fast building

It hasn’t been easy. For most of 2020, O’Toole took on the bulk of the responsibility of identifying and naming new strains. The university was closed, but he and Verity Hill, another doctoral student of Rambaut’s, obtained permission to enter the office. The 40-minute walk to school from his lonely apartment gave him a sense of normalcy.

Every few weeks, O’Toole would download the entire covid repository from the GISAID database, which was growing exponentially each time. It would then look for groups of genomes with mutations that looked similar, or things that looked weird and might have been mislabeled.

When he got particularly stuck, Hill, Rambaut, and other members of the lab would step in to discuss assignments. But the job of grumbling fell to him.

“Imagine watching 20,000 sequences from 100 different parts of the world. I’ve seen sequences from places I’ve never heard of.”

Áine O’Toole, University of Edinburgh

Deciding when the virus’s descendants deserve a new family name can be as much art as science. It was a painstaking process to sift through an unheard of number of genomes and repeatedly ask: Is this a new strain of covid or not?

“It was pretty boring,” he says. “But he was always really humble. Imagine going through 20,000 TV shows from 100 different parts of the world. I saw scenes from places I had never heard of.”

As time went on, O’Toole struggled to keep up with the volume of new genomes to sequence and name.

In June 2020, there were more than 57,000 sequences stored in the GISAID database, and O’Toole had broken them down into 39 variables. O’Toole conducted his final solo work on the data by November 2020, a month after he was due to submit his thesis. It took him 10 days to review all the series, which by then was 200,000. (He is putting a chapter on Pango in his dissertation, though Covid has eclipsed his research on other viruses.)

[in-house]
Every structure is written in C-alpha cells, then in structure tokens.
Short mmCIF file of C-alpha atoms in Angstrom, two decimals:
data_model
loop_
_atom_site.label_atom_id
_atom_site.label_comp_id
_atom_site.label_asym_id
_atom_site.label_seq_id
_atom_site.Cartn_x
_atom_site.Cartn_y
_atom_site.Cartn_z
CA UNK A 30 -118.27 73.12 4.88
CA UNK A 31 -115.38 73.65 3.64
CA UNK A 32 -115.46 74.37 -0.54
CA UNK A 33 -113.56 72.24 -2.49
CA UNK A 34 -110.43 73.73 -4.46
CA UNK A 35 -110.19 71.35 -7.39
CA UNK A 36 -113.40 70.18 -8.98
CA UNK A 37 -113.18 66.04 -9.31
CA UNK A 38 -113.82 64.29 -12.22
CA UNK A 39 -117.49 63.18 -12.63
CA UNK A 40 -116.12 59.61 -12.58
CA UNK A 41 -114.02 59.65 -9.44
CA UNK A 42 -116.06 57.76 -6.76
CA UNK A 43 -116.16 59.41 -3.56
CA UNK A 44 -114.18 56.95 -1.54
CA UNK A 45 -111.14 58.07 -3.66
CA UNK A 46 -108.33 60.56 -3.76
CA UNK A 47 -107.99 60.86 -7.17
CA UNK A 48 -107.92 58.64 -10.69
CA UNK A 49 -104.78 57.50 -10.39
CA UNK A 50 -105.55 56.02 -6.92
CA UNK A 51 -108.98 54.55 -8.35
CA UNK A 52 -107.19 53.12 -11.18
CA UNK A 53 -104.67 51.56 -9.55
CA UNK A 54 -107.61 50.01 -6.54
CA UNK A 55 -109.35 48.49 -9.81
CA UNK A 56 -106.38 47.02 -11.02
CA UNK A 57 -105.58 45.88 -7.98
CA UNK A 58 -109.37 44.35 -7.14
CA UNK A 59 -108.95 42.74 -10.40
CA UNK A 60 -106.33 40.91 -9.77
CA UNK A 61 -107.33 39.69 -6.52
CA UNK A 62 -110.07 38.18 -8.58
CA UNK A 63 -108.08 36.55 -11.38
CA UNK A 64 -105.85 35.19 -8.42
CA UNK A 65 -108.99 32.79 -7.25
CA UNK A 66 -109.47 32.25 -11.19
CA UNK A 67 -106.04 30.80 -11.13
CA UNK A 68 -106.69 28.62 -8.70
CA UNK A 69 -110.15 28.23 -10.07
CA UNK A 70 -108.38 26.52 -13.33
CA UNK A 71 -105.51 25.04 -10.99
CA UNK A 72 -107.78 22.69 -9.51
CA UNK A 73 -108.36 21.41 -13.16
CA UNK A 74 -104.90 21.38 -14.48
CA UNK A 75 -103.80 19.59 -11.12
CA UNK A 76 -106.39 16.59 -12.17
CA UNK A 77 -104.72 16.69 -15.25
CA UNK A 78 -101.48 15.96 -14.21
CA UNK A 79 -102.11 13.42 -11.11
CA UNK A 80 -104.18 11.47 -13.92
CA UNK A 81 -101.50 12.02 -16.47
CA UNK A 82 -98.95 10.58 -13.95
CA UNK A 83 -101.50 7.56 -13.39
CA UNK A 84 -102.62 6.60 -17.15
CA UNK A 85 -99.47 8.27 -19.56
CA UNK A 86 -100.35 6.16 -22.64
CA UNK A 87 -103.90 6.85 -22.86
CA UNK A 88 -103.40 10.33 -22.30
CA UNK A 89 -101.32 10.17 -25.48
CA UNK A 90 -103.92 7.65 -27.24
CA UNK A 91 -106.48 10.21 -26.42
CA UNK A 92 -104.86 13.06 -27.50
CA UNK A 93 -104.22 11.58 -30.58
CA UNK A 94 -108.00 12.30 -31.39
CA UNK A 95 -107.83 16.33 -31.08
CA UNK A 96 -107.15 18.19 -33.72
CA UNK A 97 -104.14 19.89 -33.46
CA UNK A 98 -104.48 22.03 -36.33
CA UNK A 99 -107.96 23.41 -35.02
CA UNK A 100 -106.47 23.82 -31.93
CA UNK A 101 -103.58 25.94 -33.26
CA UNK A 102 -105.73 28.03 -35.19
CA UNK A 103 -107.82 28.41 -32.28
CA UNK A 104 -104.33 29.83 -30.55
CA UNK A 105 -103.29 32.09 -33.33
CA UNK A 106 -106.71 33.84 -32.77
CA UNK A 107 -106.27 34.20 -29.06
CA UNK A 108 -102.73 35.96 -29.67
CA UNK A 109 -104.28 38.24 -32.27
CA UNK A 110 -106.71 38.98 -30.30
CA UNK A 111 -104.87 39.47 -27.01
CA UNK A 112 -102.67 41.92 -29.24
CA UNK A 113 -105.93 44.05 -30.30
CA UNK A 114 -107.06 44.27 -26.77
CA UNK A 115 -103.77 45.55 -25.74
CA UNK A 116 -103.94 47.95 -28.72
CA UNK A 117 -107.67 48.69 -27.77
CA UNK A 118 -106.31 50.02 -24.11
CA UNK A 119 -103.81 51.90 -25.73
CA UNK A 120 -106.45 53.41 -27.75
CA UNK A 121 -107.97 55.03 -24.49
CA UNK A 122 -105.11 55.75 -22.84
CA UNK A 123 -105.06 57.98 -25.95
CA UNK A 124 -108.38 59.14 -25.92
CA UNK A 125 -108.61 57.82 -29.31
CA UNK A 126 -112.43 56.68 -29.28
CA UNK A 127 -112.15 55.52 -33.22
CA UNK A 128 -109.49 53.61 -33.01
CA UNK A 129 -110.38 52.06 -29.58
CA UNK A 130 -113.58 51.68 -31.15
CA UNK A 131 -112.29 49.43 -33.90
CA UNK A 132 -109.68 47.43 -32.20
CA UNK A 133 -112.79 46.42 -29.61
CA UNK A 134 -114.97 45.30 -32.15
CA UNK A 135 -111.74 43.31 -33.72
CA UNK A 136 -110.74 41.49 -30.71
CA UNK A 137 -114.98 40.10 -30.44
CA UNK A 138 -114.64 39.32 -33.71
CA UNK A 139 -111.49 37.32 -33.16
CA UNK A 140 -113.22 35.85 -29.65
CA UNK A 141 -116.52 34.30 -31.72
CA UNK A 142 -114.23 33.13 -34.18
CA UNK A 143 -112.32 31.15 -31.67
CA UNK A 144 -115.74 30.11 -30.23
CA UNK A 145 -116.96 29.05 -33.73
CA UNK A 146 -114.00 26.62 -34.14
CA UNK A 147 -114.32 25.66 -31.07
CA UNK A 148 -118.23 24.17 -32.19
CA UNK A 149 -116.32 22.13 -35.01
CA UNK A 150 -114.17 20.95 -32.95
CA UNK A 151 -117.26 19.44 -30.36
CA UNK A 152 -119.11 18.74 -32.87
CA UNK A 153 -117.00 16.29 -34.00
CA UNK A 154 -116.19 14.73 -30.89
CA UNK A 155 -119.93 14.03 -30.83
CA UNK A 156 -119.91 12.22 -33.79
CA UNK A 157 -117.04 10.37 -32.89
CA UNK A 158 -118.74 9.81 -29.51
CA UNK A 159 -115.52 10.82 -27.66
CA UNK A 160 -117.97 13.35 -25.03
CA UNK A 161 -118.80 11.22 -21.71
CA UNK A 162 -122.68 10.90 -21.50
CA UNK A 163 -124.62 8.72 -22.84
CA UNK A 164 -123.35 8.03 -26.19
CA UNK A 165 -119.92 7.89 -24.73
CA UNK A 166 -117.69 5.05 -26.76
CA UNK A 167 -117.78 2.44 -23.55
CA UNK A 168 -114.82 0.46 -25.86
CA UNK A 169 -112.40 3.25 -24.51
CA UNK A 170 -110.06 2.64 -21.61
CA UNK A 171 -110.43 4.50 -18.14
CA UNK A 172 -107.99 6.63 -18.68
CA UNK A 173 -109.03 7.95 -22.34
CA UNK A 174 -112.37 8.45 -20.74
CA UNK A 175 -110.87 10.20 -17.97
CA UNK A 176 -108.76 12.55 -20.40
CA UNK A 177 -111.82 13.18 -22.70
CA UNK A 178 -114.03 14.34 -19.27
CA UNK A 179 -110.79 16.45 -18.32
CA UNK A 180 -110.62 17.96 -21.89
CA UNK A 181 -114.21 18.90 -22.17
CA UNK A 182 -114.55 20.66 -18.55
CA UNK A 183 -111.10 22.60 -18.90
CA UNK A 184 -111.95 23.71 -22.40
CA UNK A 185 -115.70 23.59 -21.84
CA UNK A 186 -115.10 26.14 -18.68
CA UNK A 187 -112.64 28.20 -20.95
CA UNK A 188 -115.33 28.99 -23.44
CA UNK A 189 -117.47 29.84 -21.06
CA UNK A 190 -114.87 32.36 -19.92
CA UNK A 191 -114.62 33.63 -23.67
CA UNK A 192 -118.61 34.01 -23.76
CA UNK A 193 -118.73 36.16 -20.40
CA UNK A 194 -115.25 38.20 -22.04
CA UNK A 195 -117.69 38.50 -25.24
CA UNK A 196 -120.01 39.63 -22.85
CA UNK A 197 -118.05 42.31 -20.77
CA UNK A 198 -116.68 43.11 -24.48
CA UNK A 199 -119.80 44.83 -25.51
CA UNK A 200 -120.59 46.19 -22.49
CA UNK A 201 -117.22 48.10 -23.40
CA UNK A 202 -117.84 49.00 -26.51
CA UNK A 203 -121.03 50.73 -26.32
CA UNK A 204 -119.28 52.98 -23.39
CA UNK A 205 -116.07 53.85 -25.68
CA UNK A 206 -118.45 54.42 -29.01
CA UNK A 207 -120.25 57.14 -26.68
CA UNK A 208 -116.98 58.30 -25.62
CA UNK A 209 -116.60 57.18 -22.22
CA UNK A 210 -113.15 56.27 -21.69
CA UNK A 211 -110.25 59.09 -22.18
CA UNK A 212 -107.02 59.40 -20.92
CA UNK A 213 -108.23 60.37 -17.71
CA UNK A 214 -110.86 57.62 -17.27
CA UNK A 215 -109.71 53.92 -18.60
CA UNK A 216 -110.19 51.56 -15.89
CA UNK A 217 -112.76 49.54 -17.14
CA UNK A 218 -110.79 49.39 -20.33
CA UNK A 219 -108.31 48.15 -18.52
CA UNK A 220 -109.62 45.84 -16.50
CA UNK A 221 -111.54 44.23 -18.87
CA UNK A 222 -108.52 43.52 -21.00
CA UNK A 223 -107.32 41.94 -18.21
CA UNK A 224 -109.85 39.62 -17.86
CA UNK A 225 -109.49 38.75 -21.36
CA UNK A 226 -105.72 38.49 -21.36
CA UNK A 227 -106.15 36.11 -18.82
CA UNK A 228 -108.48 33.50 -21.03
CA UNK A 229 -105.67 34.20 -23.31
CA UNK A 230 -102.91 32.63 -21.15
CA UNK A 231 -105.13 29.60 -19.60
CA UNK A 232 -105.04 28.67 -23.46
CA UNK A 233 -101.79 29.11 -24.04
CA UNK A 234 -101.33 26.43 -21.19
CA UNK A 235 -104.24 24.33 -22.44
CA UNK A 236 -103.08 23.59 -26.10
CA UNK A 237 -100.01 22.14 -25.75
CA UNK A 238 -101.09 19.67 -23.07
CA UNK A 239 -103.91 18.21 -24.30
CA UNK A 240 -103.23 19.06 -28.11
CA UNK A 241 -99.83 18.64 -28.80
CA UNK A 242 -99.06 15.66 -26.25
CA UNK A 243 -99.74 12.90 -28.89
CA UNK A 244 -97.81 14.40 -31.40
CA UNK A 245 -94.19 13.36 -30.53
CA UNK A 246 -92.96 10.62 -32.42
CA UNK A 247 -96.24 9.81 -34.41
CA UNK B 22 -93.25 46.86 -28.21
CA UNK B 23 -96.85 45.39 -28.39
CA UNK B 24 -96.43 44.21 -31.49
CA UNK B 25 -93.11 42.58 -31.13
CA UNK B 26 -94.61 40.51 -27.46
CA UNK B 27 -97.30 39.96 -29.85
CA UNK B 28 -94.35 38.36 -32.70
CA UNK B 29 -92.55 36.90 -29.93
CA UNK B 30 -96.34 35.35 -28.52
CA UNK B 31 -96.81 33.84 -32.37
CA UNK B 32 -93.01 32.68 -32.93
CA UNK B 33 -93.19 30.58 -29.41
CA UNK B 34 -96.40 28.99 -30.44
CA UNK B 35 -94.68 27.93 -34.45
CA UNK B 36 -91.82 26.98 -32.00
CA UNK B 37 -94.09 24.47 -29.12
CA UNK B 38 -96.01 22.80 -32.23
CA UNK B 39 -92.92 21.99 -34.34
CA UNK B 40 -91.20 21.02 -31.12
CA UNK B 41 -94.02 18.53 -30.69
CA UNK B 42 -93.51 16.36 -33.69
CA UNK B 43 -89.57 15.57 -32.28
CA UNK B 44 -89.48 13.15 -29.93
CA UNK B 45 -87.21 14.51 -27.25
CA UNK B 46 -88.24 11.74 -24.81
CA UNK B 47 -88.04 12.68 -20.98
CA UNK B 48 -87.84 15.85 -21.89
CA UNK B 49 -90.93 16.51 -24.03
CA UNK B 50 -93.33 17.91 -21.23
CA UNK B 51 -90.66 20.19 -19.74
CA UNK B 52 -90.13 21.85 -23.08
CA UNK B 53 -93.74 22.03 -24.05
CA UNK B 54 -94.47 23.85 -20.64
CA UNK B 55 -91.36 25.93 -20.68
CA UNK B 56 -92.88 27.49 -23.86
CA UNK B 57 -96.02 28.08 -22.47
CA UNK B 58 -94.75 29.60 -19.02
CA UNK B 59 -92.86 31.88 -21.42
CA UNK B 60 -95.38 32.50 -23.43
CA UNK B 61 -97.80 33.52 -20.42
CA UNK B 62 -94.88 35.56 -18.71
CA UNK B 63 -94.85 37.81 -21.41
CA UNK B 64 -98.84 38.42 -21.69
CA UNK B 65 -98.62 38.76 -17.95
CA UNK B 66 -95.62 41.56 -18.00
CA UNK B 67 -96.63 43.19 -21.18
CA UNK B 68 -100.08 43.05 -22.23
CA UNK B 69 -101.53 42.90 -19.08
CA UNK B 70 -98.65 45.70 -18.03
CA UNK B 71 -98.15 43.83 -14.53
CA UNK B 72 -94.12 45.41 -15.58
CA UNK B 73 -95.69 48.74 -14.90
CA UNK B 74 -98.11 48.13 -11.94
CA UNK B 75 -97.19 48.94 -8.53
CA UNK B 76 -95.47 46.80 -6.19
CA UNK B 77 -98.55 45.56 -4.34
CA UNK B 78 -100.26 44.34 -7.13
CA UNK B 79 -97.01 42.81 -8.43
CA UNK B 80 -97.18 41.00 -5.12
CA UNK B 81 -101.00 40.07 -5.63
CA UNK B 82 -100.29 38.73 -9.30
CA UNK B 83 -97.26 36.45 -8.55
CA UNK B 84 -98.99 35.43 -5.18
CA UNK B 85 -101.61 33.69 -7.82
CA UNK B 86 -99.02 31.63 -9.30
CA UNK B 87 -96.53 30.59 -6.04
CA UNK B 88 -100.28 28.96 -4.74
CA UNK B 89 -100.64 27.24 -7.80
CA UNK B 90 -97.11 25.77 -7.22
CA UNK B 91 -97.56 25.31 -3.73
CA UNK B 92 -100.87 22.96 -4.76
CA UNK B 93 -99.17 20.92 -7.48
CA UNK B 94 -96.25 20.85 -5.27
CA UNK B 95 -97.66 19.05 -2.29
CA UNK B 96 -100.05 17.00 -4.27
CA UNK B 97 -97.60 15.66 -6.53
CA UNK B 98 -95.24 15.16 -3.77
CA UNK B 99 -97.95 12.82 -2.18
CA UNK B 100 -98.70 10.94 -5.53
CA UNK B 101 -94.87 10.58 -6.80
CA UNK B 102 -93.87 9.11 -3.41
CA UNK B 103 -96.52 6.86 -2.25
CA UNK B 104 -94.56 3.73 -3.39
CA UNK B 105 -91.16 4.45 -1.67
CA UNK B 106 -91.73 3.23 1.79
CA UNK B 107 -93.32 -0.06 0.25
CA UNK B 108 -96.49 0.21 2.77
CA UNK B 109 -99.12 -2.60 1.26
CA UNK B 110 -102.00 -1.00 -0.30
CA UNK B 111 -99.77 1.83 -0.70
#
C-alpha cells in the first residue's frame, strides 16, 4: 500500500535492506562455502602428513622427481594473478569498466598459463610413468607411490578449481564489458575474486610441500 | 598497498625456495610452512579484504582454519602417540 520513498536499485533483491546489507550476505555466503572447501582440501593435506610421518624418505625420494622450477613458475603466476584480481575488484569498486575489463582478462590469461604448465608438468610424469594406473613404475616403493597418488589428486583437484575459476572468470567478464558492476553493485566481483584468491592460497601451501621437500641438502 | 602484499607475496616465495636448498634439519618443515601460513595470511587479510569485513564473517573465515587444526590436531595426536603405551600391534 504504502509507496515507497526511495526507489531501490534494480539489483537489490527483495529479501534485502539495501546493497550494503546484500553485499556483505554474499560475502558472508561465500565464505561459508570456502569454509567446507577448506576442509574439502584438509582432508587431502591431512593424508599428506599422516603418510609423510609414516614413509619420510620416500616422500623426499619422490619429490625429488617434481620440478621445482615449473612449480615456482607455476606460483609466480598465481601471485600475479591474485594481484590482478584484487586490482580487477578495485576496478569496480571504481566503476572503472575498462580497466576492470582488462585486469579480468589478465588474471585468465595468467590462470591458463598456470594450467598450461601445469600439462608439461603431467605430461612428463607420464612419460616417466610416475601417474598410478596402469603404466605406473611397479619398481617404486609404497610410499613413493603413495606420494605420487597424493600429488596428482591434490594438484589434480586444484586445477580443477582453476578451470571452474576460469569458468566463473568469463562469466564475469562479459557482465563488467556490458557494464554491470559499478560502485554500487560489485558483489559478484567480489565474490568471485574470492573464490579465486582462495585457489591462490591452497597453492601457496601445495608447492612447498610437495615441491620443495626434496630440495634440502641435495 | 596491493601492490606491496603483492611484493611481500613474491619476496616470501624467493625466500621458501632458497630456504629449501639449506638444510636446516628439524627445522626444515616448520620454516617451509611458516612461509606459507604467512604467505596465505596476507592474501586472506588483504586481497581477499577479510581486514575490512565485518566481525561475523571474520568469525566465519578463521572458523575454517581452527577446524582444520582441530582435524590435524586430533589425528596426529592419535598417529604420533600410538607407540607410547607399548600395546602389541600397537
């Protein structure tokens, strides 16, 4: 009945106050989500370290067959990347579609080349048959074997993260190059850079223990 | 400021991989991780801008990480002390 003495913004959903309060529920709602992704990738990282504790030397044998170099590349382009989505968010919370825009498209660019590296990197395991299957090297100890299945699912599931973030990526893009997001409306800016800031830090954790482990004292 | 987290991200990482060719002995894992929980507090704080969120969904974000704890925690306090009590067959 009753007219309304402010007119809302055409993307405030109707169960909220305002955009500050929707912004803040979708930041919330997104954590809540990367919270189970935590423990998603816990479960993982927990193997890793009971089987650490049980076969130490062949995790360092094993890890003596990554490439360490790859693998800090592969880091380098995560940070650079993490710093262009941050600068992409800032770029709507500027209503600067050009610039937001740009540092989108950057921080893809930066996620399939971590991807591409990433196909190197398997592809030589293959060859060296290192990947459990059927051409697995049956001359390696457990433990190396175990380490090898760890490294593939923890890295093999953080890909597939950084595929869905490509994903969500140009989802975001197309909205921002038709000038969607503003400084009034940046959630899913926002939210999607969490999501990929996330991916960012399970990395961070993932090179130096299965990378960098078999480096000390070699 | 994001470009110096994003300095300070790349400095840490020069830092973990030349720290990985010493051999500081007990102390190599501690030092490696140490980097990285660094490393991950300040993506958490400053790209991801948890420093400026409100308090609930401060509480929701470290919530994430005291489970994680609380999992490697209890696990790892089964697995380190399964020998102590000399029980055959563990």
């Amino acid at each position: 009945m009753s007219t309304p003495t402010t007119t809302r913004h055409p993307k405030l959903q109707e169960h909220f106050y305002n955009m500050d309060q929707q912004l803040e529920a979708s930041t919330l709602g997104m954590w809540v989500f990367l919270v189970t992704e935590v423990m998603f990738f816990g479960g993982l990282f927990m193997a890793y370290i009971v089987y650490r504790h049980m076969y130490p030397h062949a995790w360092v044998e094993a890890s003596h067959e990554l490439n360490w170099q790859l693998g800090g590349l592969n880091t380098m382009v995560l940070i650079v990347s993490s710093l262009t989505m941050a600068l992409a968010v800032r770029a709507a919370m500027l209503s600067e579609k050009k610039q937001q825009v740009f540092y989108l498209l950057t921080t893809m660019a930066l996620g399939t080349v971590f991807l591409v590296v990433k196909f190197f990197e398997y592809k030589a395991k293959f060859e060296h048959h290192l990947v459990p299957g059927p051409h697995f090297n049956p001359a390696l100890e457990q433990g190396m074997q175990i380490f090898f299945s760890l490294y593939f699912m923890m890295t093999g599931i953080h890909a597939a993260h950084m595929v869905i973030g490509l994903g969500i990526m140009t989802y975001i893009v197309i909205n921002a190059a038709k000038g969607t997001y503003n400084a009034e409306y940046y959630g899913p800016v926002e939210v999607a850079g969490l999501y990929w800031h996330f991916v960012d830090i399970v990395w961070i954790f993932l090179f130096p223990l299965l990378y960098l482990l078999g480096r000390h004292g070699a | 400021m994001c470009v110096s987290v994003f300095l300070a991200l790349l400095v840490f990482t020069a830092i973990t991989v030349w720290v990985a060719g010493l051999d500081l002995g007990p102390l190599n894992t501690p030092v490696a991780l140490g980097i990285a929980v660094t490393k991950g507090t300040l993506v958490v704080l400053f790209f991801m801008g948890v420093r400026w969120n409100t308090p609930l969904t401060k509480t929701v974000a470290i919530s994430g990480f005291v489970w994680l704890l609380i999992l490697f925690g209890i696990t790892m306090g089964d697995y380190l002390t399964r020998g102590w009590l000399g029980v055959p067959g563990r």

Fortunately, Pango software is designed to be collaborative, and others have stepped up. An online community that Jolly turned to when he noticed the variant spreading across India sprouted and grew. This year, O’Toole’s work has been much more practical. Now, new lineages are often identified when epidemiologists around the world communicate with O’Toole and the rest of the team via Twitter, email, or his preferred method, GitHub.

“It’s more reactionary now,” O’Toole says. “If a group of researchers anywhere in the world is working on some data and they believe they have identified a new lineage, they can make a request.”

The data flood continued. Last spring, the team held a “pangothon,” a type of hackathon where they sequenced 800,000 sequences into about 1,200 lineages.

“We gave ourselves three solid days,” O’Toole says. “It took two weeks.”

Since then, the Pango team has recruited a few more volunteers, such as UCSC researcher Hindriks and Yale researcher Brito, who both joined by initially adding their two cents to their Twitter and GitHub page. Chris Ruis, a postdoctoral fellow at the University of Cambridge, turned his attention to helping O’Toole clean up a backlog of GitHub requests.

O’Toole recently asked them to formally join the organization as part of the newly created Pango Network. Pedigree Determination Committeediscusses and makes decisions about variable names. Another committee, including lab leader Rambaut, takes higher-level decisions.

“We have a website and an email that isn’t just my email,” O’Toole says. “It has become much more formal, and I think that will really help it scale.”


As the data grew, a few cracks began to appear around the edges. GISAID, which the Pango team has divided into 1,300 branches, has approximately 2.5 million covid series as of today. Each branch corresponds to a variant. Eight of these are must-watch, according to the WHO.

There is so much to process that the software is starting to crash. Jobs are mislabeled. Many strains are similar because the virus repeatedly evolves the most advantageous mutations.

As a workaround, the team developed new software that uses a different sorting method and can catch things Pango might miss.